Glimpses into how the world actually works are scarce enough in books; in newspapers they are as rare as total eclipses. And yet in today’s New York Times there are two. One explains the even hand of justice; the other the invisible hand of the market. They are in Ben Stein’s column, from which this excerpt comes:
“…Legal realism” said that the whole common-law system of abiding by past decisions was a fig leaf. What really happened, at the appellate level and probably at the trial level, too, was that judges made up their minds based on their predilections, their biases, which lawyer was their friend, what they had for breakfast that day. (I myself love peach Activia yogurt.)
Then, because a case that reached appeal always had some legal merit on each side, the judges, or their very young clerks, picked whatever precedent they wished to support their bias and pretended that they were bound by that precedent and could not have decided any other way.
The scales fell from my eyes, and I went on to finish law school in fine fettle. It was just all show business and personal bias and what’s in it for the judge. That made law school easy.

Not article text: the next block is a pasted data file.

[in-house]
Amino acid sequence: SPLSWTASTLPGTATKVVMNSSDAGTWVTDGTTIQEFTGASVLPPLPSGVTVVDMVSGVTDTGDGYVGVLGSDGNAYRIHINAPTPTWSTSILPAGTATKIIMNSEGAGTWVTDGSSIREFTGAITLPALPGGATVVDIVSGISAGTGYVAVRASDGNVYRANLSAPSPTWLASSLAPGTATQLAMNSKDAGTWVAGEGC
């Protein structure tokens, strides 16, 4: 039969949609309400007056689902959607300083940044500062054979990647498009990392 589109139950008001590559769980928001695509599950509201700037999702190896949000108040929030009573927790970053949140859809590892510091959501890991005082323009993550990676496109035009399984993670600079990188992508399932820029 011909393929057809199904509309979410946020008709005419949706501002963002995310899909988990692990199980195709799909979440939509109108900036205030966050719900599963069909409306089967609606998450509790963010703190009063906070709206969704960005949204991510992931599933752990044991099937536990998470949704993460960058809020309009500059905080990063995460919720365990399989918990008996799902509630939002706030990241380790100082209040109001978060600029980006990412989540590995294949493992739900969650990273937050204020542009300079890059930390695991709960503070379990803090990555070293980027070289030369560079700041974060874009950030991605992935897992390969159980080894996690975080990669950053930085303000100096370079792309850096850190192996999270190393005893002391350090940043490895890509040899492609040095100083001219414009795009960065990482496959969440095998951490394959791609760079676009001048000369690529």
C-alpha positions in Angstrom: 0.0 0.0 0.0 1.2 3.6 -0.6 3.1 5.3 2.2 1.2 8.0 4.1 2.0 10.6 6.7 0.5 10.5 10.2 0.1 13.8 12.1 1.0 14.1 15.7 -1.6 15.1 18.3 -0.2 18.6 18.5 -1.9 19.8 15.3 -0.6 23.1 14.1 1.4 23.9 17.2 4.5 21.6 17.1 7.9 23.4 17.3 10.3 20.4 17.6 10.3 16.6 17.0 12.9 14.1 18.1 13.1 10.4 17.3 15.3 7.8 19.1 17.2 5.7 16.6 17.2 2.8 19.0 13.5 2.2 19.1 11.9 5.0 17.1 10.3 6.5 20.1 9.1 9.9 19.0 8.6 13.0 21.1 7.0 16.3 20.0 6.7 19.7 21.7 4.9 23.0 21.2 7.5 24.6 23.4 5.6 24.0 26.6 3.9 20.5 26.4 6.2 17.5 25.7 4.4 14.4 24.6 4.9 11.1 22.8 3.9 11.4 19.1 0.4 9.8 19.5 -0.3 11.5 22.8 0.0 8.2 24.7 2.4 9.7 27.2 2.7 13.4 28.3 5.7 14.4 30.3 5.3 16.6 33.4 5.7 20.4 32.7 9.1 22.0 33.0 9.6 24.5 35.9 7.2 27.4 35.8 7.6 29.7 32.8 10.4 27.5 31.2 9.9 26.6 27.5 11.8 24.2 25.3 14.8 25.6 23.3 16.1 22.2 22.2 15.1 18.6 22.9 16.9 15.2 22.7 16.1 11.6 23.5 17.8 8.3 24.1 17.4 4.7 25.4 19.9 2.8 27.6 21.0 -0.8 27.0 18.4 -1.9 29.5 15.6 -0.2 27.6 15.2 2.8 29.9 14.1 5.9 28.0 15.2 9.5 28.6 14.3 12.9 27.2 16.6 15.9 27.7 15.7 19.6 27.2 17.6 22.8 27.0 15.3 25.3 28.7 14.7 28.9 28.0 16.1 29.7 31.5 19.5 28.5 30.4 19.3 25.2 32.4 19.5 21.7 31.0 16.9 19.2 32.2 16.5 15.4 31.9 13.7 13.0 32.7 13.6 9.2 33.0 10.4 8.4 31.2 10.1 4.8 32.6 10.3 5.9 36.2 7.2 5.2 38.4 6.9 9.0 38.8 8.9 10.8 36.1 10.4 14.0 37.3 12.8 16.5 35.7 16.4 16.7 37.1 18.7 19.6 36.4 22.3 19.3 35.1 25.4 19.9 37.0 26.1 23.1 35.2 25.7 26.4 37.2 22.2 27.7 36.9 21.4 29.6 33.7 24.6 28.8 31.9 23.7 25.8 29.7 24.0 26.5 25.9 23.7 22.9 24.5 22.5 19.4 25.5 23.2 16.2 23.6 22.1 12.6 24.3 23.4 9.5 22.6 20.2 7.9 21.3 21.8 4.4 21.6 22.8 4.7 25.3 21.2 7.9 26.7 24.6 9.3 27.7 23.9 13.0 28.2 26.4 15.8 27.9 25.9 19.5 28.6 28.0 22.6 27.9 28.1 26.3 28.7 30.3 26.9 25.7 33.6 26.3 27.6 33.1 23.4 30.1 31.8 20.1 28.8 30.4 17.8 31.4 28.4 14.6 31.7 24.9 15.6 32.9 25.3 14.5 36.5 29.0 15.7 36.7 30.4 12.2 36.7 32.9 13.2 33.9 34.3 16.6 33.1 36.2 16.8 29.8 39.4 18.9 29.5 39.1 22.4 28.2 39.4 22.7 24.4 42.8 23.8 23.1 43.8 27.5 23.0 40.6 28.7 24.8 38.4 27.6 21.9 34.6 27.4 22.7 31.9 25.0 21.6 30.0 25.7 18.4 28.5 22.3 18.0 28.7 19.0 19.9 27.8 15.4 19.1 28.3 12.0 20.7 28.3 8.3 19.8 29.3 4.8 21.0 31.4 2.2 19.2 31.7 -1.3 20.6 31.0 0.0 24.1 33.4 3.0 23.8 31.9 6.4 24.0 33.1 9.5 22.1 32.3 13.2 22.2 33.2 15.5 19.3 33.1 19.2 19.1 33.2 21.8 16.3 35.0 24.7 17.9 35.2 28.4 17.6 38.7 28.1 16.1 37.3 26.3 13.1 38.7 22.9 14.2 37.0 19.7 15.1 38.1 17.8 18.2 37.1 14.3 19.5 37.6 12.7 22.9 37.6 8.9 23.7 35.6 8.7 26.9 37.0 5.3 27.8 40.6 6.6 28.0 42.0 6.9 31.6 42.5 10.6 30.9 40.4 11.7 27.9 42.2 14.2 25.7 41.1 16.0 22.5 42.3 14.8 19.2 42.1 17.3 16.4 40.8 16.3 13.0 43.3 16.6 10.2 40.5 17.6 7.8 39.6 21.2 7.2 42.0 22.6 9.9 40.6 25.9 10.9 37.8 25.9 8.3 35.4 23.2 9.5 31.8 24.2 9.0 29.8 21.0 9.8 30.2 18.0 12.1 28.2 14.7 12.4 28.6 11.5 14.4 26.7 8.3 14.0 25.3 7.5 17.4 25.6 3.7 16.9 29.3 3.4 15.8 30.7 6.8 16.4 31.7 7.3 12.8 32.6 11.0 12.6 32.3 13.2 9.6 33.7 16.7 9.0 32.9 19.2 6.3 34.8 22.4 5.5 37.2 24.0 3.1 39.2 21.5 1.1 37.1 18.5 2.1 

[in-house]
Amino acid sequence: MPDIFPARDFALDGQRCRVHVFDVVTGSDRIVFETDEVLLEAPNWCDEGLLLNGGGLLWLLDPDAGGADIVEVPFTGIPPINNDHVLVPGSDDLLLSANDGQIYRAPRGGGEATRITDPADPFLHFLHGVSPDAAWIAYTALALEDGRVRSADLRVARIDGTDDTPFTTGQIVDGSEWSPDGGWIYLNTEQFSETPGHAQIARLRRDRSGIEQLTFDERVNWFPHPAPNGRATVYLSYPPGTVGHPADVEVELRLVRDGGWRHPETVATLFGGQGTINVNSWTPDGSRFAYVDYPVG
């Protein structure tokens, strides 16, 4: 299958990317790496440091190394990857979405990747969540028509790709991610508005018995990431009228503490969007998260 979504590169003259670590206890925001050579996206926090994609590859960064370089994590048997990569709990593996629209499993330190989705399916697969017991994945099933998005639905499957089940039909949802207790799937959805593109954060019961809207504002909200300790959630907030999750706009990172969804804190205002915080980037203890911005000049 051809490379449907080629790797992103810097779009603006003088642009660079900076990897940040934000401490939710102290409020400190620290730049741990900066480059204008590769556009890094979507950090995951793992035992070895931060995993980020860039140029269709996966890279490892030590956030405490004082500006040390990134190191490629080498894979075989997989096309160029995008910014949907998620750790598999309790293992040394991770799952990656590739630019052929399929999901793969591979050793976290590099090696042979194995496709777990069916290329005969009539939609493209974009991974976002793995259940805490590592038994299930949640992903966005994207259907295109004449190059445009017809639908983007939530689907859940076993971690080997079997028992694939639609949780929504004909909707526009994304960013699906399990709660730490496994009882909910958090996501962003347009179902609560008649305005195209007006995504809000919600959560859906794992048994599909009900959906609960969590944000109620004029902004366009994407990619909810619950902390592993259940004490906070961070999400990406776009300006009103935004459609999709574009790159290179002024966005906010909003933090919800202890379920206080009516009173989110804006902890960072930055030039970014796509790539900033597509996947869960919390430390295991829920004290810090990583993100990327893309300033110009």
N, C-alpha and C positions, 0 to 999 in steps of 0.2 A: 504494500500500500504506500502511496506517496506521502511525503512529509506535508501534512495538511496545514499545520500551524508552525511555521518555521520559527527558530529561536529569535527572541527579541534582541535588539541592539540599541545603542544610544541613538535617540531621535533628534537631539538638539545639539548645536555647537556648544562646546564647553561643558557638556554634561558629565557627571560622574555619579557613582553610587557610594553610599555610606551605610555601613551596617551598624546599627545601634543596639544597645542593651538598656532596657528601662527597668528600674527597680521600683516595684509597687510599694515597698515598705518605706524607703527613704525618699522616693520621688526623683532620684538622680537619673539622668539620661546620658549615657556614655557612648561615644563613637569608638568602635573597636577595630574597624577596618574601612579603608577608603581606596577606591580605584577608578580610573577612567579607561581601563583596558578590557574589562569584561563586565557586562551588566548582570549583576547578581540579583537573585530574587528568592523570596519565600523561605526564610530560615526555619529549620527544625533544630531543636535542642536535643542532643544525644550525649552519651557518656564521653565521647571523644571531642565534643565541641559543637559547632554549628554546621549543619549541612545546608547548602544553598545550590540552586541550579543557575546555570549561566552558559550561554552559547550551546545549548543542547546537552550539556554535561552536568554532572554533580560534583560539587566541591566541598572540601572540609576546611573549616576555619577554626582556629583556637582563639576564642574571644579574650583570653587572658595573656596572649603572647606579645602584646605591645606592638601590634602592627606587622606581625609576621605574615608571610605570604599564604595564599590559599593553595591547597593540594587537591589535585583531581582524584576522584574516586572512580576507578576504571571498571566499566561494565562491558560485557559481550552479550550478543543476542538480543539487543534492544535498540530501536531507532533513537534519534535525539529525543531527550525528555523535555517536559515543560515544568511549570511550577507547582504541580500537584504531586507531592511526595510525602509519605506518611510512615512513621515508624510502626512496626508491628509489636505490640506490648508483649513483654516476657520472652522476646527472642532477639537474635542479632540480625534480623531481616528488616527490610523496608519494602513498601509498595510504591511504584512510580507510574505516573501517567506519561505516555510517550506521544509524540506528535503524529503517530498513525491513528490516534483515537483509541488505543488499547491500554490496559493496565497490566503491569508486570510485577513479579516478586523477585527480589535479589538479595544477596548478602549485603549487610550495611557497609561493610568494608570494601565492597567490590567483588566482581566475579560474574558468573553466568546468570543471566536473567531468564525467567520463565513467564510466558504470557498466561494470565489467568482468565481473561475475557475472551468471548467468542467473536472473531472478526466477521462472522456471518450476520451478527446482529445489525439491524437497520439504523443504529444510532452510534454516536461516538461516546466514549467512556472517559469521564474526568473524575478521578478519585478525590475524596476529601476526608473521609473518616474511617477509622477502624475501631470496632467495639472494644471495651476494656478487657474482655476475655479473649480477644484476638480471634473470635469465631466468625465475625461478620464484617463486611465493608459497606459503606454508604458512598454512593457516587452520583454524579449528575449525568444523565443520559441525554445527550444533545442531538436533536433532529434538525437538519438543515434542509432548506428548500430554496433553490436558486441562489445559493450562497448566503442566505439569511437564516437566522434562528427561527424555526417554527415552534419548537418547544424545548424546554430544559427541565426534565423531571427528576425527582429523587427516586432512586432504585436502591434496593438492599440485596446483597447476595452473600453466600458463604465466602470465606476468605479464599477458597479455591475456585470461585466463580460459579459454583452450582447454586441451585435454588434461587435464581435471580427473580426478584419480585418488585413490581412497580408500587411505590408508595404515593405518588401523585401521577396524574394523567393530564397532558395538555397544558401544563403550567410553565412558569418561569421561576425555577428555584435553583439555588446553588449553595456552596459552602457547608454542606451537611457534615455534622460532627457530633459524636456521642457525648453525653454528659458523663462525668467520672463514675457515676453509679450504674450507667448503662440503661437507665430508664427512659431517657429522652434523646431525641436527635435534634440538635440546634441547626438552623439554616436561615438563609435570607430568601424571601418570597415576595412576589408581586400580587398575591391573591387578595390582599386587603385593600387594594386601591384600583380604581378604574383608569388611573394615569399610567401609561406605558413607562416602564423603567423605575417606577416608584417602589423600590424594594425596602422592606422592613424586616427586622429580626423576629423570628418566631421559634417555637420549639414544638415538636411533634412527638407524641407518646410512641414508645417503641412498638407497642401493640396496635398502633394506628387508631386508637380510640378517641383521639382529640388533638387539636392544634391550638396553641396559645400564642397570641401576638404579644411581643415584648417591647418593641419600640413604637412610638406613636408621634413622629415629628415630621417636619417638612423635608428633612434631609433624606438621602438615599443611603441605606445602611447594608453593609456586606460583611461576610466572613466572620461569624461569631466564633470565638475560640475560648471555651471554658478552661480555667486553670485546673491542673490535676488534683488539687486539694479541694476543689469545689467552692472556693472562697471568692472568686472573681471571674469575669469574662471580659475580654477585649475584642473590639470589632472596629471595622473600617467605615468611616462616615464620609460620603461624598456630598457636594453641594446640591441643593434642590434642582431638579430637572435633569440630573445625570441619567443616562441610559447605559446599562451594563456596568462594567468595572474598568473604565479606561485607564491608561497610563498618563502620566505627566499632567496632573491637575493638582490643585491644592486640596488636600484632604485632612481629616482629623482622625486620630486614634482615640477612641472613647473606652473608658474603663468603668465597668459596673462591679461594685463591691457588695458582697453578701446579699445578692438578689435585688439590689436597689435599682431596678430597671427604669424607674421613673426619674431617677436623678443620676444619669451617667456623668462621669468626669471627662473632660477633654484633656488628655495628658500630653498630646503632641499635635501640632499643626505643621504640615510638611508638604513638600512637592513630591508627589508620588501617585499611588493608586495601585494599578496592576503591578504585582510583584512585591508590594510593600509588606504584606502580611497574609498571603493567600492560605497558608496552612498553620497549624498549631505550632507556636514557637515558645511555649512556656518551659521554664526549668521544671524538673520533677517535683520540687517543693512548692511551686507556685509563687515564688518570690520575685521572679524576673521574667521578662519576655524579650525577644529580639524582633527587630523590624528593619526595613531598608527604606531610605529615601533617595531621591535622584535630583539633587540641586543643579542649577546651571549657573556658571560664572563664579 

Time has passed in a big way. But the lessons of legal realism have always been uppermost in my mind when I think about law or about anything else important: Stated reasons are often not the real reasons.
Because I usually write about finance, I have come to believe in the theory of what I would call “financial realism,” or what might more accurately be called “trader realism.” Under this theory, on which I have an imaginary patent, traders can see masses of data any minute of any day. They can find data to support hitting the “buy” button or the “sell” button. They don’t act on the basis of what seems to them the real economic situation, but on what’s in it for them.
Just as a tiny example, years ago a close friend, now deceased, was a trader in London for a big financial house. As he told it, one day I.B.M. came out with stellar numbers. The boss of the trading floor said, “O.K., the guy who’s getting the prize is the one who can make us money selling I.B.M. short.”
So the traders grabbed for their phones and started to put out any bad thoughts they could dream up about I.B.M. They called journalists, retailers, anyone. They sold huge amounts of I.B.M. short. Soon, they had I.B.M. on the run, made money on their shorts and went to Langan’s to drink champers …